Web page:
What if your whole world was a lie?What if a single revelation–like a single choice–changed everything?What if love and loyalty made you do things you never expected?The explosive conclusion to Veronica Roth’s #1 New York Times bestselling Divergent trilogy reveals the secrets of the dystopian world that has captivated millions of readers in Divergent and Insurgent.

 

hspace=2Just One Year
by Gayle Forman 
Published 2013 by Dutton BooksHardcover, English. ISBN: 9780525425922

Find this book in our catalog.

Jacket Notes:

After spending an amazing day and night together in Paris, “Just One Year “is Willem’s story, picking up where “Just One Day “ended. His story of their year of quiet longing and near misses is a perfect counterpoint to Allyson’s own as Willem undergoes a transformative journey, questioning his path, finding love, and ultimately, redefining himself.

 

hspace=2Eye of Minds
by James Dashner 
Published 2013 by Delacorte PressHardcover, English. ISBN: 9780385741392

Find this book in our catalog.

Jacket Notes:

From James Dashner, the author of the “New York Times” bestselling Maze Runner series, comes an all-new, edge-of-your seat adventure. The Eye of Minds is the first book in The Mortality Doctrine, a series set in a world of hyperadvanced technology, cyberterrorists, and gaming beyond your wildest dreams . . . and your worst nightmares. 

Michael is a gamer. And like most gamers, he almost spends more time on the VirtNet than in the actual world. The VirtNet offers total mind and body immersion, and it’s addictive. Thanks to technology, anyone with enough money can experience fantasy worlds, risk their life without the chance of death, or just hang around with Virt-friends. And the more hacking skills you have, the more fun. Why bother following the rules when most of them are dumb, anyway?

But some rules were made for a reason. Some technology is too dangerous to fool with. And recent reports claim that one gamer is going beyond what any gamer has done before: he’s holding players hostage inside the VirtNet. The effects are horrific–the hostages have all been declared brain-dead. Yet the gamer’s motives are a mystery.

The government knows that to catch a hacker, you need a hacker. And they’ve been watching Michael. They want him on their team. But the risk is enormous. If he accepts their challenge, Michael will need to go off the VirtNet grid. There are back alleys and corners in the system human eyes have never seen and predators he can’t even fathom–and there’s the possibility that the line between game and reality will be blurred forever.

hspace=2Sick
by Tom Leveen 
Published 2013 by ABRAMSHardcover, English. ISBN: 9781419708053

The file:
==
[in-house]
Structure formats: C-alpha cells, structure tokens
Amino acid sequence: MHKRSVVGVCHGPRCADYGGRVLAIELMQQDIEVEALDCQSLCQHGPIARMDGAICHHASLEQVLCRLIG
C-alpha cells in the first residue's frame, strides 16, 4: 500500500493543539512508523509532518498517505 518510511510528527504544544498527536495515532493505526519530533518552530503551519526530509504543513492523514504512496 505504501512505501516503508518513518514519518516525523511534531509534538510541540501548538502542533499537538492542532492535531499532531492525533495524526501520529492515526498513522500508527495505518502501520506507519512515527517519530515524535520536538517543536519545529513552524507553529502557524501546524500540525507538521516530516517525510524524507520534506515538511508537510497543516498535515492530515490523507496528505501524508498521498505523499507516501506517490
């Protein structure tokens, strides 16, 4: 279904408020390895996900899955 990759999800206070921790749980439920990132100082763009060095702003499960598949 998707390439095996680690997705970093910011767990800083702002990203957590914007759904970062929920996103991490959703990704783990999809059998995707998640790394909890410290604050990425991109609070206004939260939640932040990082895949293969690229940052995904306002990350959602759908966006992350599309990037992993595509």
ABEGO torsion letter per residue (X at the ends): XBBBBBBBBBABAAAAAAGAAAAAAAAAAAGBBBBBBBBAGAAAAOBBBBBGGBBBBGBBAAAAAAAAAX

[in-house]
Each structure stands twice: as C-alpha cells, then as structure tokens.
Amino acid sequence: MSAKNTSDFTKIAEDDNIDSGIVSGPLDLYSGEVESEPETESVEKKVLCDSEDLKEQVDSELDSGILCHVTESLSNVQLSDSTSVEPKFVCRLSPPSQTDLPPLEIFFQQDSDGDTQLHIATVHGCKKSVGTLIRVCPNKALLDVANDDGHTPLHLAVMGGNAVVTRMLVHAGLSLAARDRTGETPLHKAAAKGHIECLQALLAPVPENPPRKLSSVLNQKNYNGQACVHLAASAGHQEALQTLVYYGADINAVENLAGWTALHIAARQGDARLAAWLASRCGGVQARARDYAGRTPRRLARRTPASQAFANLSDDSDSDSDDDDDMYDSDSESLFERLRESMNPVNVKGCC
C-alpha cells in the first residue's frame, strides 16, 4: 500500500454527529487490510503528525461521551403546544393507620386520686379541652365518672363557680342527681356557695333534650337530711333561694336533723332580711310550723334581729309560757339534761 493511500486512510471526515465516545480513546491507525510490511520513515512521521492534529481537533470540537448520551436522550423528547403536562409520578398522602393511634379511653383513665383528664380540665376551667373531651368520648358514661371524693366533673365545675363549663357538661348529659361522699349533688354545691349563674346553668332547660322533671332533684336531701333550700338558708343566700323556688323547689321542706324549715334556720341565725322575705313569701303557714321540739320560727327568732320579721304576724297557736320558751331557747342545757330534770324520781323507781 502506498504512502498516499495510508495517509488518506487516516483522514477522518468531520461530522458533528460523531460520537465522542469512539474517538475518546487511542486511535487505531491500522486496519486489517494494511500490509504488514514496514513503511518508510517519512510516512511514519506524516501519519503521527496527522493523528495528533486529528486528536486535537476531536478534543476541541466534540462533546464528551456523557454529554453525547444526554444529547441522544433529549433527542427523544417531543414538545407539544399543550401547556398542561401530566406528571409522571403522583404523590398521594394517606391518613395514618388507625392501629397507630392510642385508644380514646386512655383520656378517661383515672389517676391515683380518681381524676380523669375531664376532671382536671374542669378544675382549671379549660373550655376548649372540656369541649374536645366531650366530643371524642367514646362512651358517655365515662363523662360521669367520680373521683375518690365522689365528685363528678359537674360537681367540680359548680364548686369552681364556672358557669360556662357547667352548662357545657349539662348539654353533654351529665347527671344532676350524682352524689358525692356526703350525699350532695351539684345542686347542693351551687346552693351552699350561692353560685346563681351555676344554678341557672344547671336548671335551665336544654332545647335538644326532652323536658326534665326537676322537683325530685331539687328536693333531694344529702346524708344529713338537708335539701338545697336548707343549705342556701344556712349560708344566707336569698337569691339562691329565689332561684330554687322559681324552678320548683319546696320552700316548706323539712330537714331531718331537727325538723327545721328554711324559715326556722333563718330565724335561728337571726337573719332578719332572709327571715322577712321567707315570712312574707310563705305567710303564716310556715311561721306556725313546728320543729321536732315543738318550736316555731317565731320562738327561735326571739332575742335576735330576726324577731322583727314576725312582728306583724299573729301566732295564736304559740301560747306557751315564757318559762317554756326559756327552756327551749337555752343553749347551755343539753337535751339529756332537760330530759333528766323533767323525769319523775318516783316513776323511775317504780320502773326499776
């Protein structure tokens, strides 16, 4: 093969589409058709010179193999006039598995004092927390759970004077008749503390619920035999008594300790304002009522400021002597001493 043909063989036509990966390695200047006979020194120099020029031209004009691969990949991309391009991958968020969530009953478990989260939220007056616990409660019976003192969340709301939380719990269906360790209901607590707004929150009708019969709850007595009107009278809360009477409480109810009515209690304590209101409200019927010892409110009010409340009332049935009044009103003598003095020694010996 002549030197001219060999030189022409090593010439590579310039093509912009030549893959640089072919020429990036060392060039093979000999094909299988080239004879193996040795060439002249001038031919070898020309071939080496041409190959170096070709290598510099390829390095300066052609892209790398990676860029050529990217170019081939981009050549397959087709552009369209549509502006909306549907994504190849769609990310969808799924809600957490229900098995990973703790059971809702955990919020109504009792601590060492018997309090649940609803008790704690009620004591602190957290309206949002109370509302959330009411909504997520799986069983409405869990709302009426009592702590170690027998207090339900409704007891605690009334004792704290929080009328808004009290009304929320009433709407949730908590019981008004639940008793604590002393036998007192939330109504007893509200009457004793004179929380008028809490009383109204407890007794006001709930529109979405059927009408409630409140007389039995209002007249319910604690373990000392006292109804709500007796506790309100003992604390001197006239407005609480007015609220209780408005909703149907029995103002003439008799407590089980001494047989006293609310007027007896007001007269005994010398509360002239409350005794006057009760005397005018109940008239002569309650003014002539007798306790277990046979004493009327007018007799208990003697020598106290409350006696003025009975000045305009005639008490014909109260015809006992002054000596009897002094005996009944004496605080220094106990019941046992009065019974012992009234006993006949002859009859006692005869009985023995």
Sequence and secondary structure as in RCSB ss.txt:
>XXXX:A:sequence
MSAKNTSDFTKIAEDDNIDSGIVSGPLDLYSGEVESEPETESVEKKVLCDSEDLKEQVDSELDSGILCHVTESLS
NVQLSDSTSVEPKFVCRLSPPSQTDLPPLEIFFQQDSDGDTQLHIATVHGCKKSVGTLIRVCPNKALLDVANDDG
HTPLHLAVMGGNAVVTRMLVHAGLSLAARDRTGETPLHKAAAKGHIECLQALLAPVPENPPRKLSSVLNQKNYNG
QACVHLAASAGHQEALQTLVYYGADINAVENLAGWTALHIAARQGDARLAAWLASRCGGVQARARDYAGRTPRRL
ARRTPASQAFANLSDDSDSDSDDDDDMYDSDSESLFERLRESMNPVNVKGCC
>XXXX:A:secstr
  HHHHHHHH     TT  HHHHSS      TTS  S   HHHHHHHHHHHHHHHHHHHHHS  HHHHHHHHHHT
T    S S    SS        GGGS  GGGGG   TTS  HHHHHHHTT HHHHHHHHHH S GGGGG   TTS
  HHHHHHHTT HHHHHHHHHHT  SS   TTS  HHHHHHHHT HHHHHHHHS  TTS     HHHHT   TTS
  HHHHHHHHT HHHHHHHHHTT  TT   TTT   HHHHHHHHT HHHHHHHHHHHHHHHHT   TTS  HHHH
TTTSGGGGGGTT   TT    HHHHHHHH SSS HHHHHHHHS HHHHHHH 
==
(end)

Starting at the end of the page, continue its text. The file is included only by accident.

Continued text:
Find this book in our catalog.

Jacket Notes:

Brian and his friends are not part of the cool crowd. They’re the misfits and the troublemakers–the ones who jump their high school’s fence to skip class regularly. So when a deadly virus breaks out, they’re the only ones with a chance of surviving.

The virus turns Brian’s classmates and teachers into bloodthirsty attackers who don’t die easily. The whole school goes on lockdown, but Brian and his best friend, Chad, are safe (and stuck) in the theater department–far from Brian’s sister, Kenzie, and his ex-girlfriend with a panic attack problem, Laura. Brian and Chad, along with some of the theater kids Brian had never given the time of day before, decide to find the girls and bring them to the safety of the theater. But it won’t be easy, and it will test everything they thought they knew about themselves and their classmates. 

hspace=2Juvie
by Steve Watkins 
Published 2013 by Candlewick Press (MA)Hardcover, English. ISBN: 9780763655099

Find this book in our catalog.

Jacket Notes:

Heart-wrenching and real, “Juvie” tells the story of two sisters grappling with accountability, sacrifice — and who will be there to help you after you take the fall. 

Sadie Windas has always been the responsible one — she’s the star player on her AAU basketball team, she gets good grades, she dates a cute soccer player, and she tries to help out at home. Not like her older sister, Carla, who leaves her three-year-old daughter, Lulu, with Aunt Sadie while she parties and gets high. But when both sisters are caught up in a drug deal — wrong place, wrong time — it falls to Sadie to confess to a crime she didn’t commit to keep Carla out of jail and Lulu out of foster care. Sadie is “supposed “to get off with a slap on the wrist, but somehow, impossibly, gets sentenced to six months in juvie. As life as Sadie knew it disappears beyond the stark bars of her cell, her anger — at her “ex”-boyfriend, at Carla, and at herself — fills the empty space left behind. Can Sadie forgive Carla for getting her mixed up in this mess? Can Carla straighten herself out to make a better life for Lulu, and for all of them? Can Sadie survive her time in juvie with her spirit intact?

 

Exercise Your Freedom to Read! by Jenny Staller